Apple went to great lengths to keep the original iPhone secret and to prevent it from leaking. The secrecy meant that only a few people inside the company knew about the product, with even some engineers working on the product being oblivious of its existence. To achieve this, Apple created special prototype development boards of the iPhone containing all the components that would be used inside the phone.
Internally, many of the engineers knew the iPhone as “M68” and “Purple 2” and not its final name, iPhone. Now, the folks over at The Verge have published photos of the iPhone M68 prototype which contained all the original iPhone components but looked more like a traditional PC motherboard. The prototype has a red PCB as Apple preferred it for prototype units, with Apple using blue, green, or other colors for production units.
This board was used by Apple as an engineering validation test (EVT) sample and was primarily used by engineers working on the software and modem of the original iPhone. These developers were completely oblivious of the final design of the iPhone.
Since the prototype board was to be used for development purposes, it contained everything that a developer could ask for. There’s a serial connector that could be used to test iPod accessories. The prototype also had two mini USB ports which provided engineers with access to the Samsung AP and the radio. While the board also has a SIM card slot, Apple included an RJ11 port that allowed developers to connect a landline and test voice calls on it.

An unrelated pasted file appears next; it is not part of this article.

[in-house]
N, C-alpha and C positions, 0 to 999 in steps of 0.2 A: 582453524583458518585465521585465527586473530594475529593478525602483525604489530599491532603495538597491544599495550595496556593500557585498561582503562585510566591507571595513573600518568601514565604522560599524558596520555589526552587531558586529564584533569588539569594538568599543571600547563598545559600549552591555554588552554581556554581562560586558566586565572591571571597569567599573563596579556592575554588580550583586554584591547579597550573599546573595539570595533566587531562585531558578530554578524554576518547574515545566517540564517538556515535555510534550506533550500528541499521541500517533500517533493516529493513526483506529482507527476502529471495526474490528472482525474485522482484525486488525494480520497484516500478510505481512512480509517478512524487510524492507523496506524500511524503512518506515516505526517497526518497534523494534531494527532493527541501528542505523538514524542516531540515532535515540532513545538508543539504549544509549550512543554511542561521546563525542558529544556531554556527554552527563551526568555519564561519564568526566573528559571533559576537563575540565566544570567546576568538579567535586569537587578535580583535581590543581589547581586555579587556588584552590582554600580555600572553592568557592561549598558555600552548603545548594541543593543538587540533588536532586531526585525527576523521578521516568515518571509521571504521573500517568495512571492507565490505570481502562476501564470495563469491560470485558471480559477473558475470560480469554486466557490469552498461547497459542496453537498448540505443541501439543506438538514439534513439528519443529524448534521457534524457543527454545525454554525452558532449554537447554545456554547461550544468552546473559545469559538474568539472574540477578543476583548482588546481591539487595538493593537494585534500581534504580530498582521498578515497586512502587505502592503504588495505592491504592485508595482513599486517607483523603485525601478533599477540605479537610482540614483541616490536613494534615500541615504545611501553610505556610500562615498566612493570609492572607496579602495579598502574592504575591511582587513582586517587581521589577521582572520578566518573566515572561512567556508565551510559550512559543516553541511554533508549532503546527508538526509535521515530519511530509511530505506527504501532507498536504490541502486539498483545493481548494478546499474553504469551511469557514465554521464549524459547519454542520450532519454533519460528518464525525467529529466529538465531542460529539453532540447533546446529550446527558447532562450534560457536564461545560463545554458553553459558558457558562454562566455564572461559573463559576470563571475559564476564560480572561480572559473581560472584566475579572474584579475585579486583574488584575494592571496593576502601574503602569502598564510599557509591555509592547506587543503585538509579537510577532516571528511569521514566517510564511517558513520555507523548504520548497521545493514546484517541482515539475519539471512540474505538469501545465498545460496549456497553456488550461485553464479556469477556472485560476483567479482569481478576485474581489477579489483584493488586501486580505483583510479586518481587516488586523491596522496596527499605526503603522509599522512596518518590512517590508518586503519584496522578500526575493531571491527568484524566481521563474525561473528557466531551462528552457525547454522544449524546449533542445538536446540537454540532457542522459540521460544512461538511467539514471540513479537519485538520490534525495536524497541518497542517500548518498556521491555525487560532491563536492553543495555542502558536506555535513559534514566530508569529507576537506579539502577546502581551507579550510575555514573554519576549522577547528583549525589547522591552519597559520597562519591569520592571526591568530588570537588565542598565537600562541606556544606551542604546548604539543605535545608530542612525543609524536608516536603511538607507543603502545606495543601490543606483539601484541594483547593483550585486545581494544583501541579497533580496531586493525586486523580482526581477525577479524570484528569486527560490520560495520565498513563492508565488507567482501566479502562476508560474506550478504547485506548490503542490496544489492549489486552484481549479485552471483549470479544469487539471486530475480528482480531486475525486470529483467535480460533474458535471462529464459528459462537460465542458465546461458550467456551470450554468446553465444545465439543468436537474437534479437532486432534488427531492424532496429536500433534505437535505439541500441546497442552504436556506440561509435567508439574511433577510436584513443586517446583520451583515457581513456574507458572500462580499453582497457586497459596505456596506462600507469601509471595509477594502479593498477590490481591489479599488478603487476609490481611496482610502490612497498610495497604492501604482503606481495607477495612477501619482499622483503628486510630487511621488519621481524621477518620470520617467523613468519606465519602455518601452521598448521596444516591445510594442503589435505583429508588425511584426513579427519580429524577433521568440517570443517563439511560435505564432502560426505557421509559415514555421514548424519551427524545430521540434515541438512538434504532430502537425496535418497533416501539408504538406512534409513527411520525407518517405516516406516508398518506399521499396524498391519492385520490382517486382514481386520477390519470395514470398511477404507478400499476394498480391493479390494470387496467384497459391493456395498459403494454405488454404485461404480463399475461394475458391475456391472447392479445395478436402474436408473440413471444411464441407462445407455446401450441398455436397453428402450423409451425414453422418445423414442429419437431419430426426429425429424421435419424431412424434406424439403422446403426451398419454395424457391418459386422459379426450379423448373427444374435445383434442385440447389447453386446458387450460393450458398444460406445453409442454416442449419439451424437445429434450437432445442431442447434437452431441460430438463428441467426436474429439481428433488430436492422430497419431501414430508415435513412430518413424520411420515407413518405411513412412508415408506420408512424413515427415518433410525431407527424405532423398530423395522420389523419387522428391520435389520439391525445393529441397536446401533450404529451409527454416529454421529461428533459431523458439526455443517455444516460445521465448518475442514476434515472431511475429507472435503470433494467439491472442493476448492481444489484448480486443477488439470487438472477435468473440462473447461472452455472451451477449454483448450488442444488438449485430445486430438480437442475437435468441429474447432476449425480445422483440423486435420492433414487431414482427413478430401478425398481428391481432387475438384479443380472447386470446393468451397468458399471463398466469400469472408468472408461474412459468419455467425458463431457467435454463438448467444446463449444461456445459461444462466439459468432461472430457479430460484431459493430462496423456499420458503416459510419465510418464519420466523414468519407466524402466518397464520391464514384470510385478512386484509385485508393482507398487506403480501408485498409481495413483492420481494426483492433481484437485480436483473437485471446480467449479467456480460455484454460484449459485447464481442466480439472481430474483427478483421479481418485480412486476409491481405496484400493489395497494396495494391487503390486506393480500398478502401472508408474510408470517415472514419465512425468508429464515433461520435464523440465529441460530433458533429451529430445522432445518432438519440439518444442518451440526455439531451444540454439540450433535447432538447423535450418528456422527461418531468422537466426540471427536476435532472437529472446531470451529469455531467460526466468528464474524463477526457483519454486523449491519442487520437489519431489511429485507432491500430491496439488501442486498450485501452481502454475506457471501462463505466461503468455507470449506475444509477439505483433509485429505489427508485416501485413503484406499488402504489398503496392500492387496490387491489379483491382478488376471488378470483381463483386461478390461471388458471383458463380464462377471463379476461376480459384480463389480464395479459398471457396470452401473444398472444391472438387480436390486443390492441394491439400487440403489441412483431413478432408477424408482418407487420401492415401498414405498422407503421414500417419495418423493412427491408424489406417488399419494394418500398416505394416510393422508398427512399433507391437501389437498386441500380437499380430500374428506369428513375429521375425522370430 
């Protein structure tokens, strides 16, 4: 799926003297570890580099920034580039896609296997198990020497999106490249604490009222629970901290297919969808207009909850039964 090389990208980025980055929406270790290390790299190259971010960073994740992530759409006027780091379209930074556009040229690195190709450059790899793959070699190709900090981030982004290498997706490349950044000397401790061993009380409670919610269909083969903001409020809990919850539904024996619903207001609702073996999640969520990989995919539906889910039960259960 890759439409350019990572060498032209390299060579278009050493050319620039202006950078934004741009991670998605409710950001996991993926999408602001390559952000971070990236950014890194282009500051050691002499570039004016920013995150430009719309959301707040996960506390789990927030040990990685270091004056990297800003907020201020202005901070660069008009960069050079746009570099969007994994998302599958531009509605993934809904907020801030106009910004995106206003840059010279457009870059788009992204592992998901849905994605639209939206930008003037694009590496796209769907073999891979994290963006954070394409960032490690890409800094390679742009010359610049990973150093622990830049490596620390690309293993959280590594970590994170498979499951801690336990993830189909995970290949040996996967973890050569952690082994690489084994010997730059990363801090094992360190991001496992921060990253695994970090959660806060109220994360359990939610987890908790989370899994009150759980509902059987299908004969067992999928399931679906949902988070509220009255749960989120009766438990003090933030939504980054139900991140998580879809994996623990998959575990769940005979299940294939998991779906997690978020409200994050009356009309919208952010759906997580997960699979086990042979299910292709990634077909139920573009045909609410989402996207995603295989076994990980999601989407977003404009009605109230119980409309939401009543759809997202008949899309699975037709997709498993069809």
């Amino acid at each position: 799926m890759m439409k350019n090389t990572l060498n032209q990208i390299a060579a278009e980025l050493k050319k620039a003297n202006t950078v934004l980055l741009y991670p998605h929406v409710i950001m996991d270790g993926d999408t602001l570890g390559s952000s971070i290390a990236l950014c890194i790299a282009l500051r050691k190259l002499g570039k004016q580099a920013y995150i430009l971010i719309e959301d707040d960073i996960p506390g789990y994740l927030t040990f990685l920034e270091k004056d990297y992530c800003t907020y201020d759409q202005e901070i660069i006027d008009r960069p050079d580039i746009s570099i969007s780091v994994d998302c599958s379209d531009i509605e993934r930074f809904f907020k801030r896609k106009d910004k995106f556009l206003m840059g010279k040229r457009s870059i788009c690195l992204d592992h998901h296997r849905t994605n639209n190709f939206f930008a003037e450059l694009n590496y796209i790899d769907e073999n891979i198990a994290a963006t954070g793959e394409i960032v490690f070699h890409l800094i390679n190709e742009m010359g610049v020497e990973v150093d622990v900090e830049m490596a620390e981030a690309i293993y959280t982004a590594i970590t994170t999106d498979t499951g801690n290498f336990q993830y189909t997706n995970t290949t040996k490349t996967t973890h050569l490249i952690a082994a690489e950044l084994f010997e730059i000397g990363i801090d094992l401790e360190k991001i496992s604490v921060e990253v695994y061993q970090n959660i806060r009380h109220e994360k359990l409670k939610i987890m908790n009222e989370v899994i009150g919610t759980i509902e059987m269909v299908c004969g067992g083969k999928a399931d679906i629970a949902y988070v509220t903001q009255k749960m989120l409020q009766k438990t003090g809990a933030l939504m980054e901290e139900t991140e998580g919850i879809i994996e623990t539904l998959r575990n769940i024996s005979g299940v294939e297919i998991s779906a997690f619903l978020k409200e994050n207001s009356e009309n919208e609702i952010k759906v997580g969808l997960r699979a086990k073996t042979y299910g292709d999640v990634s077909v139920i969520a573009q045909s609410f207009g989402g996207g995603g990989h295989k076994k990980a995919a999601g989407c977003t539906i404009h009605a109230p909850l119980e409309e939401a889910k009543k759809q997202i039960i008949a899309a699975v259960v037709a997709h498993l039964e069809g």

The Samsung processor was stacked with 4GB NAND from Samsung. The NAND module could be easily removed thereby allowing engineers to try out different versions of the operating systems.
This particular prototype unit even includes a screen, though some other prototypes lacked a display. Instead, they featured a component video and RCA connectors on the board which allowed developers to plug it into a display. The board is also filled with JTAG connectors and white connectors with pins that could be used by engineers for low-level debugging.
Looking at the iPhone M68 prototype, it is clear that Apple thought of everything possible to ensure that its engineers were able to properly debug various aspects of the device. What’s interesting is that when this prototype unit is plugged into a computer with iTunes, it is detected as iPhone.
What’s fascinating is that Apple managed to shrink the PCB into the size of a smartphone and pack all the components which are laid out on such a large PCB in its prototype form. Apple no longer uses such prototype units to test out new iPhones. Instead, new prototypes have the same size as a regular smartphone, though they are usually enclosed in giant thick cases with the final hardware.
[Via The Verge]